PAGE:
More broadly, and considering the multicultural
character of Marseille, the students of Provence learn quickly to listen to
each other, to accept the opinion of others, and also to respect their beliefs.
We have communal moments that we call “temps forts” (intense times) that bring
the school together around specific themes.
chosen to get involved in a project with the Collège Saint Mauront. Tell us
what led you to this decision and, above all, what the relationships are like between
the two institutions - including between the students.
to be head of a school in the northern part of Marseille, a district that does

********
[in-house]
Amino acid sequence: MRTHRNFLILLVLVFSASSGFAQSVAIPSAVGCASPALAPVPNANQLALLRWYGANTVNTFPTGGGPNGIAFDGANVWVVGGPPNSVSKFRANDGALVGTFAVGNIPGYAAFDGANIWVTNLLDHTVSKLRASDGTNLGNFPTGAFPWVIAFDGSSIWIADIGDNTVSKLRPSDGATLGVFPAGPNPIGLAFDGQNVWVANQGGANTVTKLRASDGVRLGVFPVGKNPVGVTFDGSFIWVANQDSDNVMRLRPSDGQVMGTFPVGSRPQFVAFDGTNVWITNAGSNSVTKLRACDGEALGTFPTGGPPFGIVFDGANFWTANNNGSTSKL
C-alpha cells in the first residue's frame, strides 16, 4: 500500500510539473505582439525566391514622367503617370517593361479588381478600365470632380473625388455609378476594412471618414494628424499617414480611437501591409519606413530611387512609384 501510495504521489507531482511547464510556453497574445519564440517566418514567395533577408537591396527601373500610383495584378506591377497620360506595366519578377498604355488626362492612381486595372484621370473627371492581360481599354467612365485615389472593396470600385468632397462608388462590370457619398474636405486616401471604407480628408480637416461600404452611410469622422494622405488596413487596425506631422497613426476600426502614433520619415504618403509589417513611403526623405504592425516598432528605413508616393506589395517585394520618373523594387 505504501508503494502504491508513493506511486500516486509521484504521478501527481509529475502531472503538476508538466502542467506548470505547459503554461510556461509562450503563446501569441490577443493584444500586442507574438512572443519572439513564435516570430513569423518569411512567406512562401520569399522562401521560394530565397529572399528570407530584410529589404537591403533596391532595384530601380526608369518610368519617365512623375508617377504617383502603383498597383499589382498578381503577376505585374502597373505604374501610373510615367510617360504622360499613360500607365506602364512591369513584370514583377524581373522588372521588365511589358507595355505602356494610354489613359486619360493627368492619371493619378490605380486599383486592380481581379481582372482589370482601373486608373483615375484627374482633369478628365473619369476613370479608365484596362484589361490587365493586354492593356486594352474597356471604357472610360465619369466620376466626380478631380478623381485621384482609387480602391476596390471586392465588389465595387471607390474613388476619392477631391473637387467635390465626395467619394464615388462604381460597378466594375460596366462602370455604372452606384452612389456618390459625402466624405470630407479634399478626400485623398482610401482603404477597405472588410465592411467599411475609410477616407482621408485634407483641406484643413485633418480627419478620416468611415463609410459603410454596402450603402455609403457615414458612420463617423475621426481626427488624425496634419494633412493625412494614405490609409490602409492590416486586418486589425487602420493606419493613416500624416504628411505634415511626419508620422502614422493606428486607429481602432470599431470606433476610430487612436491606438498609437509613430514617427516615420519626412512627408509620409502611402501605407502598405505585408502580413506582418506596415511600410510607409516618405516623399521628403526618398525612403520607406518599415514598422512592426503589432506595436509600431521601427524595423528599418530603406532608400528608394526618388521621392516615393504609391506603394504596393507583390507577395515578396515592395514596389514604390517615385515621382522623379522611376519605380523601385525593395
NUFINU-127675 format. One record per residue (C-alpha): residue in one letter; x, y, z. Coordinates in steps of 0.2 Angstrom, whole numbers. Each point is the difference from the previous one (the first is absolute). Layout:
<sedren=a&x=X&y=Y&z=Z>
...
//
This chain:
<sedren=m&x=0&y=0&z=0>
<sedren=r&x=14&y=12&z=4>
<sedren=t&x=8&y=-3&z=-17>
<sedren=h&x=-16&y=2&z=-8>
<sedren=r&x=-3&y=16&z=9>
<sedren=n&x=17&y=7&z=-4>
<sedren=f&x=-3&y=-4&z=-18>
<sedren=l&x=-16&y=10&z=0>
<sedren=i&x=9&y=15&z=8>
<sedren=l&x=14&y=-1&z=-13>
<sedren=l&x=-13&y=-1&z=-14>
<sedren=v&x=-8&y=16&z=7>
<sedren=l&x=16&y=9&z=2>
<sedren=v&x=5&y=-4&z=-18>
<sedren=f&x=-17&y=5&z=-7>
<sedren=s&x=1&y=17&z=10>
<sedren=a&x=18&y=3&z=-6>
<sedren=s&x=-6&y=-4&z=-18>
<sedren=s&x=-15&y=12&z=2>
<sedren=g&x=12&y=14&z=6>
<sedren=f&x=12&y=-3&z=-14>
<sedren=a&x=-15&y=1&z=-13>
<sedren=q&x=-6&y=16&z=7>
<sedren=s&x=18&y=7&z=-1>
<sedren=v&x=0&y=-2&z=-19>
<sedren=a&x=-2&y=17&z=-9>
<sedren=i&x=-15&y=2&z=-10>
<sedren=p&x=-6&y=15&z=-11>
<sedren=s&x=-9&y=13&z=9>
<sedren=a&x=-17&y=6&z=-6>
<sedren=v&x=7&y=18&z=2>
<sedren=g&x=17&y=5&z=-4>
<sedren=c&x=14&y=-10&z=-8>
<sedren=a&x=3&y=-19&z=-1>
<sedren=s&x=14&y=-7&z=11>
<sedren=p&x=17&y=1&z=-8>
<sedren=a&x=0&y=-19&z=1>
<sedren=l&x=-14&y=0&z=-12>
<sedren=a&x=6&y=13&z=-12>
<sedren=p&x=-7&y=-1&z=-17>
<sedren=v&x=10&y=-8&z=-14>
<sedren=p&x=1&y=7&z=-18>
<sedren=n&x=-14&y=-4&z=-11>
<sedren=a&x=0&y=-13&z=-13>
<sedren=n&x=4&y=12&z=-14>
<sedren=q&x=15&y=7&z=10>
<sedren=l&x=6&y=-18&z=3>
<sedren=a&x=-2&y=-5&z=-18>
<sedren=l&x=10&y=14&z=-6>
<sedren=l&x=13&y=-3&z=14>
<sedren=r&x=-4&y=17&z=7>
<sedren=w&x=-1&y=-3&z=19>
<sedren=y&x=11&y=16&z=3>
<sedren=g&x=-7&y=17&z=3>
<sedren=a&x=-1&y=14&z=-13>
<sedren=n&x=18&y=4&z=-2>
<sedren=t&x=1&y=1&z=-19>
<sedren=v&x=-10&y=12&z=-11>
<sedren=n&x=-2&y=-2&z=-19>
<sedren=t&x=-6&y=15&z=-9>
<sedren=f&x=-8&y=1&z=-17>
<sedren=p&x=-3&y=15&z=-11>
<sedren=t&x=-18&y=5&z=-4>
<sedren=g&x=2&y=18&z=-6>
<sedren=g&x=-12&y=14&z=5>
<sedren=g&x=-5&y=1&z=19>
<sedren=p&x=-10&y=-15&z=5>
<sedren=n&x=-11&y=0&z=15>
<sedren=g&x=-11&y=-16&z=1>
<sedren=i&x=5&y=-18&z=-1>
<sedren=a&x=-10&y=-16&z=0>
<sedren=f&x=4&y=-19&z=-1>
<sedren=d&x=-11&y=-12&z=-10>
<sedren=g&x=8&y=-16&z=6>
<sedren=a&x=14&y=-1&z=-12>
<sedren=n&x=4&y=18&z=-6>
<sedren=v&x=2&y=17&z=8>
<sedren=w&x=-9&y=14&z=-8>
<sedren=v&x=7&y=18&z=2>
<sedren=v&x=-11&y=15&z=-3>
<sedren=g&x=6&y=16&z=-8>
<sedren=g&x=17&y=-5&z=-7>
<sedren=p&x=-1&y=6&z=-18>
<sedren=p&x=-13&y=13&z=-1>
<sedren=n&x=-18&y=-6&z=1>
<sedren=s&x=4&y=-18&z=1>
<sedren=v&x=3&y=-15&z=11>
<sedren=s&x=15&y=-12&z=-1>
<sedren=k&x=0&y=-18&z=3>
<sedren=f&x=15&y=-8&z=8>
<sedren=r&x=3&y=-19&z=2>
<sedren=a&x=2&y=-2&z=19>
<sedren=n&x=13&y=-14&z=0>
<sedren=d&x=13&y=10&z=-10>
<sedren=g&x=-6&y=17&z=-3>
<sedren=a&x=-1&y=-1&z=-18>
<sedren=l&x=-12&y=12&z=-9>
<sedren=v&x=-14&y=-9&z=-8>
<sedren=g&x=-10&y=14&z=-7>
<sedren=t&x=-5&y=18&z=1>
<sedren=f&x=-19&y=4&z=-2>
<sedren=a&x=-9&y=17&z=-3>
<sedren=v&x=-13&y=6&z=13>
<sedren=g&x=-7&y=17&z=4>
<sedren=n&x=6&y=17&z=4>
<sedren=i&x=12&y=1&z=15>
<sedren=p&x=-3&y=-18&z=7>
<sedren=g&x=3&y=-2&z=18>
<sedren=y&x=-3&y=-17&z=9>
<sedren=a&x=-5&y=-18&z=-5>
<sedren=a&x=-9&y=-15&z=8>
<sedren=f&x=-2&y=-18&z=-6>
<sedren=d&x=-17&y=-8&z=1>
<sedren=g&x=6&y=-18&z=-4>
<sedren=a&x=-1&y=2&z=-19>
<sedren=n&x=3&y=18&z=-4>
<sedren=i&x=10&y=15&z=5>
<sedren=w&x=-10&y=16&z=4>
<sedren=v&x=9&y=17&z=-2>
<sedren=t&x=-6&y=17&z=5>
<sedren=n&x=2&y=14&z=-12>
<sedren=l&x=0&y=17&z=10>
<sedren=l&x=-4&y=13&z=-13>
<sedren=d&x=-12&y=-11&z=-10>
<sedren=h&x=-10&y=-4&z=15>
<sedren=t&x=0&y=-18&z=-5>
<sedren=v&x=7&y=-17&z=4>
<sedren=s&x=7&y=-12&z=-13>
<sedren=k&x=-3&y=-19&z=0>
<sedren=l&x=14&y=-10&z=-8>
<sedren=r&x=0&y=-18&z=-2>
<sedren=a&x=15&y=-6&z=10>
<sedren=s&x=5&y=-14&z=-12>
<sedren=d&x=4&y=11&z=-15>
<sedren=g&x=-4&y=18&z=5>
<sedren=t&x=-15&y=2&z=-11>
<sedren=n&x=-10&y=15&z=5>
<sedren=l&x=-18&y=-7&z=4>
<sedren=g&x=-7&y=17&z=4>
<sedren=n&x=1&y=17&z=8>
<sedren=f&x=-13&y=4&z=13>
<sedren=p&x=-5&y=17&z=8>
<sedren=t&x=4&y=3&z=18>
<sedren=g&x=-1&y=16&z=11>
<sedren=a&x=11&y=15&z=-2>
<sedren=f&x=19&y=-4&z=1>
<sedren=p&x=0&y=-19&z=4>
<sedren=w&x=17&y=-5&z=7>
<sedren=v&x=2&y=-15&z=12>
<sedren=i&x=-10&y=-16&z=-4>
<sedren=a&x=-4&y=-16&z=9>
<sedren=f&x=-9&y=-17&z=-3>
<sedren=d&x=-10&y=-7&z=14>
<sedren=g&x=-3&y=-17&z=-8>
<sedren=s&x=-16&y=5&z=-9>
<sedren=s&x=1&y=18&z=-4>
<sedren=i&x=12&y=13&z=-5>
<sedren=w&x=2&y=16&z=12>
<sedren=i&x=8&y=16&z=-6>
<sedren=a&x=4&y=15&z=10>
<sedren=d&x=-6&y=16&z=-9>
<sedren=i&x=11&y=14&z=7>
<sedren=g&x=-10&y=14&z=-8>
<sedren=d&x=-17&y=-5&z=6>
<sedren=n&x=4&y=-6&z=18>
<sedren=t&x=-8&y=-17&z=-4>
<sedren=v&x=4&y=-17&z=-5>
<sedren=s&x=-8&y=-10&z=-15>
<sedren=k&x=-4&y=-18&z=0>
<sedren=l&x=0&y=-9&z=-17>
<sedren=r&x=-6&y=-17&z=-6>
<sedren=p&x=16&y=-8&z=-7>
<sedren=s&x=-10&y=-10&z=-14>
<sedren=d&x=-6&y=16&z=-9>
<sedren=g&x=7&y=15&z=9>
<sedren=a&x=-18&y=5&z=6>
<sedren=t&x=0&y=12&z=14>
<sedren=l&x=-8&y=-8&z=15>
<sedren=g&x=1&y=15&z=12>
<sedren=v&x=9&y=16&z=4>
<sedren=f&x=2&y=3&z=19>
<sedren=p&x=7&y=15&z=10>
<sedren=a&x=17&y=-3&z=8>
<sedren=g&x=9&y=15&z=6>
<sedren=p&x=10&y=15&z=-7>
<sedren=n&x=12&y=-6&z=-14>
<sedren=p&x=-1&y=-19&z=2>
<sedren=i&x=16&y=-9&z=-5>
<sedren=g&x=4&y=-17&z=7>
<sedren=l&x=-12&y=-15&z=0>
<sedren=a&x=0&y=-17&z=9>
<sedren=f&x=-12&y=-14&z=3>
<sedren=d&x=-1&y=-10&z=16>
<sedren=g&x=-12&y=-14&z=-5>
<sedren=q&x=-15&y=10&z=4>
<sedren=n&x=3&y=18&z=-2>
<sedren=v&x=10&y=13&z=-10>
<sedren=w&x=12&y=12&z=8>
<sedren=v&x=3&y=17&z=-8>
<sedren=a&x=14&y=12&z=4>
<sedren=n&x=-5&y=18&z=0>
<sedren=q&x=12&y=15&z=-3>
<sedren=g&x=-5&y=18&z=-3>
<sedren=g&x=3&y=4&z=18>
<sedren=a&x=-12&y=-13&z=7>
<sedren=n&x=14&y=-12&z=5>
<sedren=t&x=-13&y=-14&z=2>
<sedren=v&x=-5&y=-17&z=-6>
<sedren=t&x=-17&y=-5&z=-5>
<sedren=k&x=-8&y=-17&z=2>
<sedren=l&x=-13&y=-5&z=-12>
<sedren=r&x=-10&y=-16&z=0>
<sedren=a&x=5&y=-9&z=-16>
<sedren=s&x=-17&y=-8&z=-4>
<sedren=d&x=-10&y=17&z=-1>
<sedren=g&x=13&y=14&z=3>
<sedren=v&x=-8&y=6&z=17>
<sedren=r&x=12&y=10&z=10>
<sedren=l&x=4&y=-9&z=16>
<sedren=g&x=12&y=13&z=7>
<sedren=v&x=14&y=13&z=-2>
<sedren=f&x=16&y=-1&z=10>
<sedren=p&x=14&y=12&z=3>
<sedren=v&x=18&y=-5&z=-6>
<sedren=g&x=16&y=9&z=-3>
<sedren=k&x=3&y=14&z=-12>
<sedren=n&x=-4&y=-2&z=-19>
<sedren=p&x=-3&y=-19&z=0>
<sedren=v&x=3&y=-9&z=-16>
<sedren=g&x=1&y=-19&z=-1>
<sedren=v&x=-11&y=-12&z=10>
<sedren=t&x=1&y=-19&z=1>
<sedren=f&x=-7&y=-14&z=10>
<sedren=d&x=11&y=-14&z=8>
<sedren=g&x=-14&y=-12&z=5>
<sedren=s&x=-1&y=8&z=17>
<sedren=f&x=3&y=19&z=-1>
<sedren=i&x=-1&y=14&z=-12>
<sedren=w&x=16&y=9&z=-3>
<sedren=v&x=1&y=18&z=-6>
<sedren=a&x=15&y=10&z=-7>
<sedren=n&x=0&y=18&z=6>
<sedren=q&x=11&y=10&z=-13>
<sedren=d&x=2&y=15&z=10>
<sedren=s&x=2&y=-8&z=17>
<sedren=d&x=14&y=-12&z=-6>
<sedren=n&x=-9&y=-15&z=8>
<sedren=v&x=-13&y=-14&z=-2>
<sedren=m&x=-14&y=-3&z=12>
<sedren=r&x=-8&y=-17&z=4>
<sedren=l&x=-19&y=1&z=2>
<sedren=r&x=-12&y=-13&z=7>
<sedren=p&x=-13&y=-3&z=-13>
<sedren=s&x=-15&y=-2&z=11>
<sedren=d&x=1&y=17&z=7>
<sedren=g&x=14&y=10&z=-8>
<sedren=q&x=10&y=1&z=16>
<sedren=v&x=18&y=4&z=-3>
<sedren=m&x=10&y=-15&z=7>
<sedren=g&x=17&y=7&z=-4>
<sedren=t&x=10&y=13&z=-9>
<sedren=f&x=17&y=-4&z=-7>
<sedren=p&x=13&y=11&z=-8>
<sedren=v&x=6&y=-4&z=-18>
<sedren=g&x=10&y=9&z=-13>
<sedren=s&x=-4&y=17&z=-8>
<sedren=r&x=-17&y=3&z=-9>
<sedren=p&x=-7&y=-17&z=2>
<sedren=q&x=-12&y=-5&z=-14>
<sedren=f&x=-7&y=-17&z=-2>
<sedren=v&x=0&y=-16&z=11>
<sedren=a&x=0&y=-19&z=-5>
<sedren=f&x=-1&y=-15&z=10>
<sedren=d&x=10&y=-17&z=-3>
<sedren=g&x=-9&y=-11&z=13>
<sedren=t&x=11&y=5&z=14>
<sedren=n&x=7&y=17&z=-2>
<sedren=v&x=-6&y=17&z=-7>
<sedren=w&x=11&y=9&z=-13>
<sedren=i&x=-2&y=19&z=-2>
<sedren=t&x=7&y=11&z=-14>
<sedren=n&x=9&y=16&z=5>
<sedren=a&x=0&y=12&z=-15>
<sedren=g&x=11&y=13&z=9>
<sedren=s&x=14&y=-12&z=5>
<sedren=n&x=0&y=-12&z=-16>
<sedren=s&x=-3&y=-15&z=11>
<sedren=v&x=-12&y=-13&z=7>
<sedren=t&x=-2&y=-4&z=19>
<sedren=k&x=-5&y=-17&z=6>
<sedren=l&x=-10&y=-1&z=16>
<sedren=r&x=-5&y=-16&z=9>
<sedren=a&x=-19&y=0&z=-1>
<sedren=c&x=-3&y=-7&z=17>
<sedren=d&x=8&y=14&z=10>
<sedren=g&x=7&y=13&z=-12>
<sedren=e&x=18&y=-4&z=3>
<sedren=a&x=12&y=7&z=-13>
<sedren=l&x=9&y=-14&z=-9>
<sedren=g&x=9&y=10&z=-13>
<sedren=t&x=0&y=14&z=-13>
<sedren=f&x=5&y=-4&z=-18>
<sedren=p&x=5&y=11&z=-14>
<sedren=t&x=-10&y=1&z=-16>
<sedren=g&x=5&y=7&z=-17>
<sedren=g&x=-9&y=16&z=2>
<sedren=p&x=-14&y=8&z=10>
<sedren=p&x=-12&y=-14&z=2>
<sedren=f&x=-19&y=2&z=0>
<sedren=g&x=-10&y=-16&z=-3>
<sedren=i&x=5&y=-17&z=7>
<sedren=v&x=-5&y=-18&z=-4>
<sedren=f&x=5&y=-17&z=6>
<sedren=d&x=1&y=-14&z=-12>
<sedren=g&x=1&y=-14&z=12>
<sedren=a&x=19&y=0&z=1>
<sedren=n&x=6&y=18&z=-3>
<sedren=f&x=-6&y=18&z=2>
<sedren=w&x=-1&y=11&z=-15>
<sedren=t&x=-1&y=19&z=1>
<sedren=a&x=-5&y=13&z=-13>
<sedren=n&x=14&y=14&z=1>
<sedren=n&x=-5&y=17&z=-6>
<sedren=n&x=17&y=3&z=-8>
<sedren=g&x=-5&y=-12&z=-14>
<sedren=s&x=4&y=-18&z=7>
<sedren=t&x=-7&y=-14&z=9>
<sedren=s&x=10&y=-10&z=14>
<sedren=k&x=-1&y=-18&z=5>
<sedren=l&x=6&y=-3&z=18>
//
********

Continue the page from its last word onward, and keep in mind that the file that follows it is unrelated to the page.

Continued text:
not have a good reputation. I was moved by the desire these kids had to meet
other people, but I also sensed their fear of meeting people different from
them. The Jesuits urge us to go beyond borders, to try to make divisions
disappear by meeting together and sharing. So we have gradually been trying to organize
shared activities between our students and those of Saint Mauront. We have run
races together, visited ships together, performed drama together. Students from
here help the younger ones from Saint Mauront with their homework; they show
them around Marseille and, of course, they play football with them (a true
religion shared by all the people of Marseille).